Lieu: Institut français d’Écosse, Édimbourg
Date: 3 mai 2017
Date limite de soumission: 3 avril 2017
Roundtable speakers: Professor Peter Jackson (Glasgow) and Dr Emile Chabal (Edinburgh).
When war was declared in September 1939, Britain and France stood together as allies with similar democratic traditions, levels of military and economic strength and global interests. Within less than a year, however, the two states had severed diplomatic relations and become bitter enemies. This one-day workshop seeks to explore the trajectory of relations between Britain and France over the course of the Second World War. While historians have often highlighted how military defeats and political tensions caused mutual suspicions rooted in centuries of imperial and naval rivalries to resurface, this workshop aims to examine how the interconnections between the two states were critical to their survival and future.
We invite speakers to interpret this subject in its broadest sense. Possible topics might include:
• Diplomatic relations between Britain, Vichy France and the Free French
• Military and intelligence relations
• Propaganda and perceptions
• The SOE and British roles in French resistance activities
• The RAF bombing campaign in France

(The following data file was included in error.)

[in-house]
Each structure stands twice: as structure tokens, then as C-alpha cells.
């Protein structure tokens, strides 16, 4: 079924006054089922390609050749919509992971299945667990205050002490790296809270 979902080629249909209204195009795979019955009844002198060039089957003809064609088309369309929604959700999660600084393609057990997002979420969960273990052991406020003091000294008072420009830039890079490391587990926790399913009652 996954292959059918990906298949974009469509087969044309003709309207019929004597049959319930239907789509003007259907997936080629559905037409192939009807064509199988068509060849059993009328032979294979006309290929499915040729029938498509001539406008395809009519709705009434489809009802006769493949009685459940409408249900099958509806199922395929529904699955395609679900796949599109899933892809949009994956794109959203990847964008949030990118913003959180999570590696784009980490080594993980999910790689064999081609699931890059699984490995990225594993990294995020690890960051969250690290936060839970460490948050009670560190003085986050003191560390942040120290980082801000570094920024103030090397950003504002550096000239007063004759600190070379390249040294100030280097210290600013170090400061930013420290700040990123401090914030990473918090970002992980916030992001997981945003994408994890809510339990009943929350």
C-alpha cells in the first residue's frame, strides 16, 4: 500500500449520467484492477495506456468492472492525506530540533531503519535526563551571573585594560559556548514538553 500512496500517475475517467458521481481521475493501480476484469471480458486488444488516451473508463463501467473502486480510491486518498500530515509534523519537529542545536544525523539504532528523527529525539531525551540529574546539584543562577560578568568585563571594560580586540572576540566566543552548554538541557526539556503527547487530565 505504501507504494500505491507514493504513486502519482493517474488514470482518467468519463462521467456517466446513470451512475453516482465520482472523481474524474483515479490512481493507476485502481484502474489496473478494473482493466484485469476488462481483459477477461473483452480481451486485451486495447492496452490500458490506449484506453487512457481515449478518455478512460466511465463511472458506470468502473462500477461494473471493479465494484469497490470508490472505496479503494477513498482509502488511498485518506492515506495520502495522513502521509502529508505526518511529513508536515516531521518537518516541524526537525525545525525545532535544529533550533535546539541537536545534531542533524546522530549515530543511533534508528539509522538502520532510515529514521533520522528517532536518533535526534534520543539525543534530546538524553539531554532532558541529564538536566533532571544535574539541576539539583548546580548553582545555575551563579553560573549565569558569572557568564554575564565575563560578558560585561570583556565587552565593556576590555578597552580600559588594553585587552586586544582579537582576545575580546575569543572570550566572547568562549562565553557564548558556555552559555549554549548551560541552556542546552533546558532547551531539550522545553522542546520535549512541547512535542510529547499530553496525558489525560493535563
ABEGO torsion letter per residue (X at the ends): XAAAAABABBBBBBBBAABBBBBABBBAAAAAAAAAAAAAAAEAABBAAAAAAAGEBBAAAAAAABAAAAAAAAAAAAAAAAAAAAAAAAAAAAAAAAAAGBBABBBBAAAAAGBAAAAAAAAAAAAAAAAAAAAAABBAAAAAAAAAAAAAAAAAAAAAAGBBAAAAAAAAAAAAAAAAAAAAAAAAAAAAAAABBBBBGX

• The liberation of France
• Colonial rivalries between Britain and France, 1939-45
• Legacies of the war in postwar relations between Britain and France
Proposals for papers of 20 minute or for panels of two or three papers are invited. We particularly invite contributions from postgraduate students and overseas scholars. Paper proposals should comprise a paper title, abstract of 300 words and a one-page CV in a single pdf file.
Please send proposals to Dr Karine Varley at: Karine.Varley [at] strath.ac.uk by 3 April 2017. Funding assistance will be available to contribute towards speakers’ travel expenses.
The workshop will be followed by a public roundtable discussion on the lessons and legacies of the Second World War for relations between the UK and France today. Roundtable speakers include Professor Peter Jackson (Glasgow) and Dr Emile Chabal (Edinburgh).